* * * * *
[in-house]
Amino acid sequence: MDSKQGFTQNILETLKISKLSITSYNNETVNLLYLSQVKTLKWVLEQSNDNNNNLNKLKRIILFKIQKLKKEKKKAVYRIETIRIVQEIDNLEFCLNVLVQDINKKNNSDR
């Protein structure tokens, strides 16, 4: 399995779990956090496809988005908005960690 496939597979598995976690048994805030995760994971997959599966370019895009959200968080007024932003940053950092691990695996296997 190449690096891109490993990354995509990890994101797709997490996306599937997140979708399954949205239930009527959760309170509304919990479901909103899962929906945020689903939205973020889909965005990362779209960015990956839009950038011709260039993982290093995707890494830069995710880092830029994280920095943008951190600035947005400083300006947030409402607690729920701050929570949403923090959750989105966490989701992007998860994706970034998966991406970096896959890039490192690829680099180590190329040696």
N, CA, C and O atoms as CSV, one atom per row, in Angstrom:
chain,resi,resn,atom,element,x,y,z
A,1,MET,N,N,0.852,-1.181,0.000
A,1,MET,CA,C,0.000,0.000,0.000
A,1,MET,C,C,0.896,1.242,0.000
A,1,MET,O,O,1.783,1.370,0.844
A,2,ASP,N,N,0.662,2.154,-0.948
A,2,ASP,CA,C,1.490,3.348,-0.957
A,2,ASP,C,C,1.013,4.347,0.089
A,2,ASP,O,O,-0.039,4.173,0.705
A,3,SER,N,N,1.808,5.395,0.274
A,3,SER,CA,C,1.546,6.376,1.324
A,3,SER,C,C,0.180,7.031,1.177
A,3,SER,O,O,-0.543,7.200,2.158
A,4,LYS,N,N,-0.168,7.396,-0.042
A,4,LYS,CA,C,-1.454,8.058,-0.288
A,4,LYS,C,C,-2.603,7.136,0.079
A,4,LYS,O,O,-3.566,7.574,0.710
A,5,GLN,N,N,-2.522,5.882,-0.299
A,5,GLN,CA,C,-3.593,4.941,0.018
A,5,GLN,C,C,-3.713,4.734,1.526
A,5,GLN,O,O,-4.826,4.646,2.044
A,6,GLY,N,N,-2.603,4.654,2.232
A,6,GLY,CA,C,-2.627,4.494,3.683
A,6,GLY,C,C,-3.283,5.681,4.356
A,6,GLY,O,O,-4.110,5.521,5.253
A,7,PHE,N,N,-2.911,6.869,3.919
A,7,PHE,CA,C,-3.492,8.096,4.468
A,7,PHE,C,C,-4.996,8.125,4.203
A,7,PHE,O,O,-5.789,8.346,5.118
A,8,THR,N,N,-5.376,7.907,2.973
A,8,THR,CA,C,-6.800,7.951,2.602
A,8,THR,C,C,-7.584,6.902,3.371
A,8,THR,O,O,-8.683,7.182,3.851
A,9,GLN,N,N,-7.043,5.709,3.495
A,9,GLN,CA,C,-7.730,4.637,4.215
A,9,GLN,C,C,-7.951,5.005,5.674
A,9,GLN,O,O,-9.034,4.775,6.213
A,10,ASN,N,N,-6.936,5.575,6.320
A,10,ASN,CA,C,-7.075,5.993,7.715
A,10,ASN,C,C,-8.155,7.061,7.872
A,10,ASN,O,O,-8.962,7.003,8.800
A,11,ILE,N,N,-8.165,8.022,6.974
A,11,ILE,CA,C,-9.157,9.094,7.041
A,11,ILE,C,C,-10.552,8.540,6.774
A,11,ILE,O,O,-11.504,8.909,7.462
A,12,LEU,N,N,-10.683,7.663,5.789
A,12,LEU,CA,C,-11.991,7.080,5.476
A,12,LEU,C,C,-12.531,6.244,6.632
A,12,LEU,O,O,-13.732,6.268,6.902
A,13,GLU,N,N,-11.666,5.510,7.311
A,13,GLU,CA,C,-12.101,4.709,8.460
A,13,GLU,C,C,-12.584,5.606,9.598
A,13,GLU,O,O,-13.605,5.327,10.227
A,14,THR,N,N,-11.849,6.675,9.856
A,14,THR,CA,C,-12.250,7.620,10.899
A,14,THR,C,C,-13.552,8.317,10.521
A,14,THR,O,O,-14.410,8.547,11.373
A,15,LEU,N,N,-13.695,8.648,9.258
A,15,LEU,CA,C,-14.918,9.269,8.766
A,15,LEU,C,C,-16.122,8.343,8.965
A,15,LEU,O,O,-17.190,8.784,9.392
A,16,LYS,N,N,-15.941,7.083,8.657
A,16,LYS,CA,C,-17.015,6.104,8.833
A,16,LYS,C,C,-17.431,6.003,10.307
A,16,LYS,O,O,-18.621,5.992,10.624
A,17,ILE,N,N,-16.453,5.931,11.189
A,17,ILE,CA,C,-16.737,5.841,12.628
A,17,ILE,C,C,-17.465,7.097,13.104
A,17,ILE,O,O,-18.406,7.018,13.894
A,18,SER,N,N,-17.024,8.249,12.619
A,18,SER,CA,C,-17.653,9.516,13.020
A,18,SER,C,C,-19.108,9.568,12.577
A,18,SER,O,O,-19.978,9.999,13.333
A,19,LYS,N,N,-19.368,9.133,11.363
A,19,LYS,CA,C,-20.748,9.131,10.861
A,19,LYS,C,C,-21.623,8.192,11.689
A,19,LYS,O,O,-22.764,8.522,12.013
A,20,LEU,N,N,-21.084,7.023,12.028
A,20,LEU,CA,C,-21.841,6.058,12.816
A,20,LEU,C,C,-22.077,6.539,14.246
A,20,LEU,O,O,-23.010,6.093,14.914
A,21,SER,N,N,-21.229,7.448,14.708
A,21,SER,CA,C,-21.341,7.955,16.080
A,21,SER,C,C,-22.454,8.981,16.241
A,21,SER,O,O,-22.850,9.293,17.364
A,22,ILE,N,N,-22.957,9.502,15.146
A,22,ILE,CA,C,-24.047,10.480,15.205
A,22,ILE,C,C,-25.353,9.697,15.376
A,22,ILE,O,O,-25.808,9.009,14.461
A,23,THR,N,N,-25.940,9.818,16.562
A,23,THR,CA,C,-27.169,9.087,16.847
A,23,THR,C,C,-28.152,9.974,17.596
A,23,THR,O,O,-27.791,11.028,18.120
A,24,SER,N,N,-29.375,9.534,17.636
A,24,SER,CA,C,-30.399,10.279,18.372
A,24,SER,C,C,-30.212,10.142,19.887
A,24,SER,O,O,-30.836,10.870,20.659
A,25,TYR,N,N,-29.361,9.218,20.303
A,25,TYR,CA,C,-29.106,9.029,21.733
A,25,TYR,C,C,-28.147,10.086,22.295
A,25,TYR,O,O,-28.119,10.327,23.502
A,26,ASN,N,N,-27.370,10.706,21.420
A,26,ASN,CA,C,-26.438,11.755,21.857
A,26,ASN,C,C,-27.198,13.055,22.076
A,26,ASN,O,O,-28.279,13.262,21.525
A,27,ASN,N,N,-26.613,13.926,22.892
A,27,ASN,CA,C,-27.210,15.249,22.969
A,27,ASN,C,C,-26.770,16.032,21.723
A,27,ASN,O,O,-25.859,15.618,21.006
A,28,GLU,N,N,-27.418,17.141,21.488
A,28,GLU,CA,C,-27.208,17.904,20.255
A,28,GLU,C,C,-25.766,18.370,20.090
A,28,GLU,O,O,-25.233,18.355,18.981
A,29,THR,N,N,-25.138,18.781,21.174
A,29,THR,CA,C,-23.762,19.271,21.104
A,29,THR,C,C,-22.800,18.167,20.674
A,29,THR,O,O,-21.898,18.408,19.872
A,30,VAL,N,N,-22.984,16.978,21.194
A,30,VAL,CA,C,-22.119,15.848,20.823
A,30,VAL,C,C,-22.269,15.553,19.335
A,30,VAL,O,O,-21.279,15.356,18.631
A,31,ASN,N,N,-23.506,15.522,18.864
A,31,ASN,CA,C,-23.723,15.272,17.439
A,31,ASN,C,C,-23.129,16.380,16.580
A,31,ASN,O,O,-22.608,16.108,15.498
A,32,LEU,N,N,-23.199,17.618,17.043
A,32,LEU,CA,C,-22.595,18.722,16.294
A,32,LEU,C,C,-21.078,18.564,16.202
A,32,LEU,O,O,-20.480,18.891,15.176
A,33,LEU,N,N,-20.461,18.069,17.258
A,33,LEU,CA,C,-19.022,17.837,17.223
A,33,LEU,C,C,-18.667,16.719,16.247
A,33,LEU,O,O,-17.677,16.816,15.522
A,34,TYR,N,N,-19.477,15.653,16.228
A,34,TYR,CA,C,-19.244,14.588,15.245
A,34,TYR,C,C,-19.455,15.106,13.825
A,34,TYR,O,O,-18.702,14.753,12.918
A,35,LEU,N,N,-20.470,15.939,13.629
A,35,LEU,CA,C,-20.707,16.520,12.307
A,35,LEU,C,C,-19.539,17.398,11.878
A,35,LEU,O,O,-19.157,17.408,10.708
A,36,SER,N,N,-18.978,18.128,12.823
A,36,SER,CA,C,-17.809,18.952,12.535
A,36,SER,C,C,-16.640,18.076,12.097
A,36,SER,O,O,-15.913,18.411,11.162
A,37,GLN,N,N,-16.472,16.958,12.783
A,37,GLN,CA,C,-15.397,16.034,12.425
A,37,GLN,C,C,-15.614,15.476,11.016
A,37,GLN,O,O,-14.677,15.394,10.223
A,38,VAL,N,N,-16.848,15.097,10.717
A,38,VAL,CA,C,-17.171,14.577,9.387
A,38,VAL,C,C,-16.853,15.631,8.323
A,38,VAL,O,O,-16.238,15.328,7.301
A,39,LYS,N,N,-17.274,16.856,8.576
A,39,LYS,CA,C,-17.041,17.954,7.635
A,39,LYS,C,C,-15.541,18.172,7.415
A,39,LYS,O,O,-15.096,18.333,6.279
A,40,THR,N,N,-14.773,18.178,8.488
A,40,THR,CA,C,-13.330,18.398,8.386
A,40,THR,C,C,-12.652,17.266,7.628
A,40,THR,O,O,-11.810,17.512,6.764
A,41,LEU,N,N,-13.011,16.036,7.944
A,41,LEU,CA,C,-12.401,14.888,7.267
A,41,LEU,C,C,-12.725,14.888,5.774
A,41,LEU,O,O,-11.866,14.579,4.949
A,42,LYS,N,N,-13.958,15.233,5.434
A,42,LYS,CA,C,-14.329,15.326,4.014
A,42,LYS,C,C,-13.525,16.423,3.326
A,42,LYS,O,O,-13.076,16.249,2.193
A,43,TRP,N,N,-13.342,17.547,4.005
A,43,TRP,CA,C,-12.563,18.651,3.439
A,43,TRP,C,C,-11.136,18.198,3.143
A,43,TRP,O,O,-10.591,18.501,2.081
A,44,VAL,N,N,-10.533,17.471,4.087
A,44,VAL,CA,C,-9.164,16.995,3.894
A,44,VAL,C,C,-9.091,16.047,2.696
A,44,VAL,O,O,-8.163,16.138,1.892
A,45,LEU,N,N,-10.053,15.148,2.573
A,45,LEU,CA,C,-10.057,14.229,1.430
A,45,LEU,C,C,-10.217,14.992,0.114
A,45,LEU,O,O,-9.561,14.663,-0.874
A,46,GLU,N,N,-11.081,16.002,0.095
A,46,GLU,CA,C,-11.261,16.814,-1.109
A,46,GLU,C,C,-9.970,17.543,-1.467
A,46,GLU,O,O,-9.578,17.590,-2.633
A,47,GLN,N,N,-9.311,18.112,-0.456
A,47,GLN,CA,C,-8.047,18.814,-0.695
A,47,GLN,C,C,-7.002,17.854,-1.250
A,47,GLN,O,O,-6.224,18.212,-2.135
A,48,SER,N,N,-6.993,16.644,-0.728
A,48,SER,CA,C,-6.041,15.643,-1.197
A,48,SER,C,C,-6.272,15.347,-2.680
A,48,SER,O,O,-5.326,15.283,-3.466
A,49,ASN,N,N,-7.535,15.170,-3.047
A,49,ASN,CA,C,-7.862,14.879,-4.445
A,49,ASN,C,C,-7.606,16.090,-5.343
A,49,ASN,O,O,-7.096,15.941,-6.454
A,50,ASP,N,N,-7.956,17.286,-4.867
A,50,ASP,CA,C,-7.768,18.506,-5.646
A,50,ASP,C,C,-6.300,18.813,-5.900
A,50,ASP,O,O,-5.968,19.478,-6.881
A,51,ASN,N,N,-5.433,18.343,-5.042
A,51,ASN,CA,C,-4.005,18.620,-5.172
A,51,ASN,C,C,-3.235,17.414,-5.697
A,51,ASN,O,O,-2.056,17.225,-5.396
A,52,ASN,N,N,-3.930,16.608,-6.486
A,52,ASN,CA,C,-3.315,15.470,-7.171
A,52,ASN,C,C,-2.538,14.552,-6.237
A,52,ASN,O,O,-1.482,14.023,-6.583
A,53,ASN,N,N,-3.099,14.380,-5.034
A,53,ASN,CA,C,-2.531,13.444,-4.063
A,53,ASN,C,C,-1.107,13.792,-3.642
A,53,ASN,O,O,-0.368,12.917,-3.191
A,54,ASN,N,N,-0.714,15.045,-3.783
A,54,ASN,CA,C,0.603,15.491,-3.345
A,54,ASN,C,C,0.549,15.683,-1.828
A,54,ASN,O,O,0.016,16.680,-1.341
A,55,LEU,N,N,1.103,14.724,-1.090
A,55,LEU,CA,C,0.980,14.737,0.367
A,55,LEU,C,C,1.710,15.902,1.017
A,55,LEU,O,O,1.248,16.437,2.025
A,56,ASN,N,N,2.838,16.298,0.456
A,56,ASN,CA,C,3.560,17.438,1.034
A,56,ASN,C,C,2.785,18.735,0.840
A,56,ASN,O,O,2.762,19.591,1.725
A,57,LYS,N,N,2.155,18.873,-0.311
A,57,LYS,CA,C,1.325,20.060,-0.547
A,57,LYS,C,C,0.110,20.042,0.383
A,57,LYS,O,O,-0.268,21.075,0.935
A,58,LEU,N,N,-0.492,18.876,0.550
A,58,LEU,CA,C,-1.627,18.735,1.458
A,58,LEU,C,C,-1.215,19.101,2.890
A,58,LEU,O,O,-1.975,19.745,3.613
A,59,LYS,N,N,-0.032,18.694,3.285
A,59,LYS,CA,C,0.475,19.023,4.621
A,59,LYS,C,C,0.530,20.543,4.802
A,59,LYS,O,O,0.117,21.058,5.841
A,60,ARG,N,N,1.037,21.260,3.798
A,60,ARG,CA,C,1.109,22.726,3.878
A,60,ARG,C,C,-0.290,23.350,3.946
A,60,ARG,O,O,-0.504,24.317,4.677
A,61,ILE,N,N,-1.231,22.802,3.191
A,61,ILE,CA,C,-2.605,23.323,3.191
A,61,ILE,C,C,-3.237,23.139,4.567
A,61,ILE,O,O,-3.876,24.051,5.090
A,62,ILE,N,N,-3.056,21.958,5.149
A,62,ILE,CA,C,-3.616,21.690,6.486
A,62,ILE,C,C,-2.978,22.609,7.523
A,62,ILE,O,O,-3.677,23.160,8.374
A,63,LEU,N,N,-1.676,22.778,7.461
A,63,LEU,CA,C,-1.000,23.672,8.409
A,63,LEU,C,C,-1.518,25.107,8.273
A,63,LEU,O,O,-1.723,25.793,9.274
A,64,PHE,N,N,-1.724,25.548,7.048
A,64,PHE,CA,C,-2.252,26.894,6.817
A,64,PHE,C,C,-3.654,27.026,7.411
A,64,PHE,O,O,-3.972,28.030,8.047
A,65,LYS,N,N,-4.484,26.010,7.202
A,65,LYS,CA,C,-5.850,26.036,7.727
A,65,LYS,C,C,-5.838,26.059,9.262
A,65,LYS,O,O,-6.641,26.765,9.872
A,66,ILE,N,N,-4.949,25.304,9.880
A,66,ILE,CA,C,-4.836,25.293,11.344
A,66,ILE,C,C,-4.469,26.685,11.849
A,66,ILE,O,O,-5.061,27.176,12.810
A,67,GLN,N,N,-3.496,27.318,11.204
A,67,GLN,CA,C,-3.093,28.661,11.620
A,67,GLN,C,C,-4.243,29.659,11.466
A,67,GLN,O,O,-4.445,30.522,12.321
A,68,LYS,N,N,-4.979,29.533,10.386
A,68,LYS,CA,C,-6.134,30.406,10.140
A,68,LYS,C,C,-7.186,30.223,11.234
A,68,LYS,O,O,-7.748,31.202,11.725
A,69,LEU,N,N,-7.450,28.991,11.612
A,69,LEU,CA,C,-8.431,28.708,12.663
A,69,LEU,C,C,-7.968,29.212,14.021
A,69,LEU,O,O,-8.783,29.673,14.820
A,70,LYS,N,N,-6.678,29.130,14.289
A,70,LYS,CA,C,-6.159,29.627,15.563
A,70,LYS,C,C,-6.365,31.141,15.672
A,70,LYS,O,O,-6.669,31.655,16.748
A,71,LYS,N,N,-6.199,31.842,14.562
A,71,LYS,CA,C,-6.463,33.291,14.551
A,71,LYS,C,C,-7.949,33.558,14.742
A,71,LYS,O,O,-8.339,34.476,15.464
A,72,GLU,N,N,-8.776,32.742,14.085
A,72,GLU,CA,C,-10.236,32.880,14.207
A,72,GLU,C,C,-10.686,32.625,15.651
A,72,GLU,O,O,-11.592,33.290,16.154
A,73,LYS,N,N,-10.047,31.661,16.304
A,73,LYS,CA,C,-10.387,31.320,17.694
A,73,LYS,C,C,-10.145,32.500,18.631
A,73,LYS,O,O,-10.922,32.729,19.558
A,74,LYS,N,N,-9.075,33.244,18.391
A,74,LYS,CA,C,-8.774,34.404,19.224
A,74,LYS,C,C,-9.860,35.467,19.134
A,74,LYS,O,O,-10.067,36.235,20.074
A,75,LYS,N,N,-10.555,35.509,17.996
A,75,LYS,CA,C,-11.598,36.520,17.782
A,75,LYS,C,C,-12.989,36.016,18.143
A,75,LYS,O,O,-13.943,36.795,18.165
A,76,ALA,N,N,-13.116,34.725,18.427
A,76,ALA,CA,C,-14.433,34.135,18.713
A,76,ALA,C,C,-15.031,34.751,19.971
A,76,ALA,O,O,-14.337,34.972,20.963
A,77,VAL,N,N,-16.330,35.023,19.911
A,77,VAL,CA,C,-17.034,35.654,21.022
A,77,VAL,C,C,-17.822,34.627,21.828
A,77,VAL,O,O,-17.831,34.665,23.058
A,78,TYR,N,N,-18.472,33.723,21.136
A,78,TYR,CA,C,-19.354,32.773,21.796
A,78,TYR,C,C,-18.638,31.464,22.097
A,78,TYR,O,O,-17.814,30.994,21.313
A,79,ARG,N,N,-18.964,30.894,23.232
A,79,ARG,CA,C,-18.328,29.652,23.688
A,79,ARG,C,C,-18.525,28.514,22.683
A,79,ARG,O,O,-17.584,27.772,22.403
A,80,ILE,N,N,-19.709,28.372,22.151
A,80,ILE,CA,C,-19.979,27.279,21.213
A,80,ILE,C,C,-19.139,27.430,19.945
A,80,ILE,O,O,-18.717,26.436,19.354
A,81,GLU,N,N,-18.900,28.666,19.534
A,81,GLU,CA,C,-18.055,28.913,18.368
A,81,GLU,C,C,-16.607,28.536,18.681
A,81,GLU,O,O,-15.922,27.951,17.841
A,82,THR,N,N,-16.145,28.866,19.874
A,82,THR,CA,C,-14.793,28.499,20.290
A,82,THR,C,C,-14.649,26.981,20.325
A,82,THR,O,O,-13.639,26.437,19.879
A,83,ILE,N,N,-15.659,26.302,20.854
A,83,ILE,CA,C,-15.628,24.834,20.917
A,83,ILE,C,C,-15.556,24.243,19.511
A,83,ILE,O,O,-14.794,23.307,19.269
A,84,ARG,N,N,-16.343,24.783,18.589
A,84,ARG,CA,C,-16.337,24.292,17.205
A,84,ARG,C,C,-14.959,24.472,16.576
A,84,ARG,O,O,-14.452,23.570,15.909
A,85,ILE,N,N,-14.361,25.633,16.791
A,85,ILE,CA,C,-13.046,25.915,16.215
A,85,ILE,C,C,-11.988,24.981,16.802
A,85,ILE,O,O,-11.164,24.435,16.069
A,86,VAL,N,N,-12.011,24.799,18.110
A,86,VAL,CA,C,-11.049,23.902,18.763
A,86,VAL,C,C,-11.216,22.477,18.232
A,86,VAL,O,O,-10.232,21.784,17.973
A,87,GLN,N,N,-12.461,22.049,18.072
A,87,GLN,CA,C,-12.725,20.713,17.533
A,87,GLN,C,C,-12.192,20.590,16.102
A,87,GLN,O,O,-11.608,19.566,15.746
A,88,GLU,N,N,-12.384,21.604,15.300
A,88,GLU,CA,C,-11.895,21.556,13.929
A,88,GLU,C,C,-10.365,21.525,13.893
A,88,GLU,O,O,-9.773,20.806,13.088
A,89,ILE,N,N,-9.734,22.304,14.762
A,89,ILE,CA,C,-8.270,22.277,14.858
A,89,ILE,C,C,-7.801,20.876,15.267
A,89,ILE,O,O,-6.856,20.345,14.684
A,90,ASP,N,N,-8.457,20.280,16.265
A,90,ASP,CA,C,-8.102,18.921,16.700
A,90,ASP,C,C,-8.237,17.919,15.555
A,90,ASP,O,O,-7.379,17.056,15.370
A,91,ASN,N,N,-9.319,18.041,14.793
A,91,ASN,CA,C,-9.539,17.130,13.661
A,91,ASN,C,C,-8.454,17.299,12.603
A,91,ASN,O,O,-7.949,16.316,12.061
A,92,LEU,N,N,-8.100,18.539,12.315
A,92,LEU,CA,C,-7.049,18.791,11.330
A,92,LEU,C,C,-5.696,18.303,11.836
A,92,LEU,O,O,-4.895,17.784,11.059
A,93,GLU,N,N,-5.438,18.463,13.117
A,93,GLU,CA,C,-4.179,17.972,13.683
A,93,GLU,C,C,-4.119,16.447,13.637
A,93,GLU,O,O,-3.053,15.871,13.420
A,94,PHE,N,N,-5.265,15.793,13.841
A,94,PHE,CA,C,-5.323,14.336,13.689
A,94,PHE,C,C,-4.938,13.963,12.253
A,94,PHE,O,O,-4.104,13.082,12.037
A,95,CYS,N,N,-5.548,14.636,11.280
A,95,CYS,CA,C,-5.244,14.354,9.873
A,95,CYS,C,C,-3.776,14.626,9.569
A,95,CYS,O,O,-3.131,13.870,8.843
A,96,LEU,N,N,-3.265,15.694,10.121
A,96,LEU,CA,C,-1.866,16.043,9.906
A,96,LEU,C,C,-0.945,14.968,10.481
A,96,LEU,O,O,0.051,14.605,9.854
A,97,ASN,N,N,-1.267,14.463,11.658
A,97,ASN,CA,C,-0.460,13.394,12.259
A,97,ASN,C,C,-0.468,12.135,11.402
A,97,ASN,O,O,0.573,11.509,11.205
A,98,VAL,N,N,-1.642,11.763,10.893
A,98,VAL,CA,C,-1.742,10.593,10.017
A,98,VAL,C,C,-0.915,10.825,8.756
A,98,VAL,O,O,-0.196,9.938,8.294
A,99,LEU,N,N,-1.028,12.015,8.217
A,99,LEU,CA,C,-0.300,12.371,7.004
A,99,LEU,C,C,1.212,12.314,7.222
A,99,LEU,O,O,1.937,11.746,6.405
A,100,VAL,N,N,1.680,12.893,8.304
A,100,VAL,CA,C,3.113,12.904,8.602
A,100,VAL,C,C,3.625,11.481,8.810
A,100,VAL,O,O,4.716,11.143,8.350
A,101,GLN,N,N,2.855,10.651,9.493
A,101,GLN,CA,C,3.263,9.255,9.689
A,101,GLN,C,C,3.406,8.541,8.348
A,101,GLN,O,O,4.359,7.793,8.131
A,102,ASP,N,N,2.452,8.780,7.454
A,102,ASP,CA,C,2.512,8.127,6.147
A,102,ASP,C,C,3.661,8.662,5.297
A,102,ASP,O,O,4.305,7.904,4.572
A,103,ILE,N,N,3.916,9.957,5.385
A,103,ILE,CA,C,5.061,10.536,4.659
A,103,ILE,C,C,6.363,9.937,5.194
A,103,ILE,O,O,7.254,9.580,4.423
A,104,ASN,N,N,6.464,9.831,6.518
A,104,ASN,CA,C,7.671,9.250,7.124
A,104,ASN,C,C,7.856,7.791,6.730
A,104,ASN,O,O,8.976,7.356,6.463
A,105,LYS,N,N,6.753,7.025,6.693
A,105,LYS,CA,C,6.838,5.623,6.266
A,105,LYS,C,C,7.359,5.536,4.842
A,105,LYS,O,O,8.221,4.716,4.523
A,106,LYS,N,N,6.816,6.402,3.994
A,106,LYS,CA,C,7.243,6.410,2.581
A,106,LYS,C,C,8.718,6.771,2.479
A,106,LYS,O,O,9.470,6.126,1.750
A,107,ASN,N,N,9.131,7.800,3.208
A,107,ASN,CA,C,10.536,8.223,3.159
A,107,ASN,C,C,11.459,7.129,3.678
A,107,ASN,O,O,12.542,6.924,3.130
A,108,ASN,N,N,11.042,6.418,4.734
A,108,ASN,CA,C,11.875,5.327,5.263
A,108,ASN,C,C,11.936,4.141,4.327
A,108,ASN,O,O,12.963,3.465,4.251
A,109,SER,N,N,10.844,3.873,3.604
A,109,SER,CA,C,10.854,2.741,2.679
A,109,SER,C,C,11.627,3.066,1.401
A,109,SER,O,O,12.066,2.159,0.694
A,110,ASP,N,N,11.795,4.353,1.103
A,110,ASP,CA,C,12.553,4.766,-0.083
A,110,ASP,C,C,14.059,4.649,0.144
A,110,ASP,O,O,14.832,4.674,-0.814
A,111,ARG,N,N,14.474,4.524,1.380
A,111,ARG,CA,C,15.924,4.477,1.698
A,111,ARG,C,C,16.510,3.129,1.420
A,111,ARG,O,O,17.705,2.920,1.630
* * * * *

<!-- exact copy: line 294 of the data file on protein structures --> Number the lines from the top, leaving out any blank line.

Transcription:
A,73,LYS,N,N,-10.047,31.661,16.304